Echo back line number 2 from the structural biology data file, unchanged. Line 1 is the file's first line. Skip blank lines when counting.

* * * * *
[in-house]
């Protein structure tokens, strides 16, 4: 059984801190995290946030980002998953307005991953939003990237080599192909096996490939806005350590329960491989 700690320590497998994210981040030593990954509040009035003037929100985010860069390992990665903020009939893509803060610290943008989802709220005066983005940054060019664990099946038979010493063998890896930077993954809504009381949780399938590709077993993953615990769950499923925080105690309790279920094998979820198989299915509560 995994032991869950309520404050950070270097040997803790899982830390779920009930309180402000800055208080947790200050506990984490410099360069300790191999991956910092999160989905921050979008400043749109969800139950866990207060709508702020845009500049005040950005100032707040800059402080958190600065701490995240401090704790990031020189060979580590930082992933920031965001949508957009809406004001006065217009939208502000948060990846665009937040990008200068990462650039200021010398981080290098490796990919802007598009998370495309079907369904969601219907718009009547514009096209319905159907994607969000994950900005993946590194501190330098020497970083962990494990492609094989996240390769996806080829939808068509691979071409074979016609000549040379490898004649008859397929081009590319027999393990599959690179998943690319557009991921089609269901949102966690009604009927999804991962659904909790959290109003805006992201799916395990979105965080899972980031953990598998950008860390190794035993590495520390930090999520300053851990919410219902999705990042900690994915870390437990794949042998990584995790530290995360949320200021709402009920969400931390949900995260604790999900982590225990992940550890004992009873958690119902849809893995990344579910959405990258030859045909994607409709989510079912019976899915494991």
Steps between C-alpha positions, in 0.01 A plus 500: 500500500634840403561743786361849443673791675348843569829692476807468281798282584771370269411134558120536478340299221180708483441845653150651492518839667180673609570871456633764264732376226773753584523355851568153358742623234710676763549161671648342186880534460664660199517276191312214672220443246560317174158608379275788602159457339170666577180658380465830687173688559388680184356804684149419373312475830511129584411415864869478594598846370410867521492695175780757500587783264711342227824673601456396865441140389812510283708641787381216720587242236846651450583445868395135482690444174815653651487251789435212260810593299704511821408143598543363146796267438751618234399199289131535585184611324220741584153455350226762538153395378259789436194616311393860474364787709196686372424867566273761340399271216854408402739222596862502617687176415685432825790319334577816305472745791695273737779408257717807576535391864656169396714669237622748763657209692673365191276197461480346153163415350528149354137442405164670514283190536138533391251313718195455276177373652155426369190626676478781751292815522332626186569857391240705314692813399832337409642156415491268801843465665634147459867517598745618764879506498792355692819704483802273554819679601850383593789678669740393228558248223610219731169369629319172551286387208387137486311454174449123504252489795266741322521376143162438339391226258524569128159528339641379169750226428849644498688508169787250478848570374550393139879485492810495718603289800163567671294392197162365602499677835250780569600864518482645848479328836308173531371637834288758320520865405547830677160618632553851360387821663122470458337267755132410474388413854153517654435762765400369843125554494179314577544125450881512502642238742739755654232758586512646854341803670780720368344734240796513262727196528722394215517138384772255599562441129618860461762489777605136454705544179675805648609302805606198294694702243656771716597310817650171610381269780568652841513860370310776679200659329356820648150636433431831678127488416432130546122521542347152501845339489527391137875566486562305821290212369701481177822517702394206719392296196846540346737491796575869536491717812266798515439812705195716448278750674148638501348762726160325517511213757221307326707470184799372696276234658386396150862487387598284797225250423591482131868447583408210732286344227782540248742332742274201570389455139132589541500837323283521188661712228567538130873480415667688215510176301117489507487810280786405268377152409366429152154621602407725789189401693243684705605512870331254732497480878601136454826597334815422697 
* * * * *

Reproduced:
């Protein structure tokens, strides 16, 4: 059984801190995290946030980002998953307005991953939003990237080599192909096996490939806005350590329960491989 700690320590497998994210981040030593990954509040009035003037929100985010860069390992990665903020009939893509803060610290943008989802709220005066983005940054060019664990099946038979010493063998890896930077993954809504009381949780399938590709077993993953615990769950499923925080105690309790279920094998979820198989299915509560 995994032991869950309520404050950070270097040997803790899982830390779920009930309180402000800055208080947790200050506990984490410099360069300790191999991956910092999160989905921050979008400043749109969800139950866990207060709508702020845009500049005040950005100032707040800059402080958190600065701490995240401090704790990031020189060979580590930082992933920031965001949508957009809406004001006065217009939208502000948060990846665009937040990008200068990462650039200021010398981080290098490796990919802007598009998370495309079907369904969601219907718009009547514009096209319905159907994607969000994950900005993946590194501190330098020497970083962990494990492609094989996240390769996806080829939808068509691979071409074979016609000549040379490898004649008859397929081009590319027999393990599959690179998943690319557009991921089609269901949102966690009604009927999804991962659904909790959290109003805006992201799916395990979105965080899972980031953990598998950008860390190794035993590495520390930090999520300053851990919410219902999705990042900690994915870390437990794949042998990584995790530290995360949320200021709402009920969400931390949900995260604790999900982590225990992940550890004992009873958690119902849809893995990344579910959405990258030859045909994607409709989510079912019976899915494991």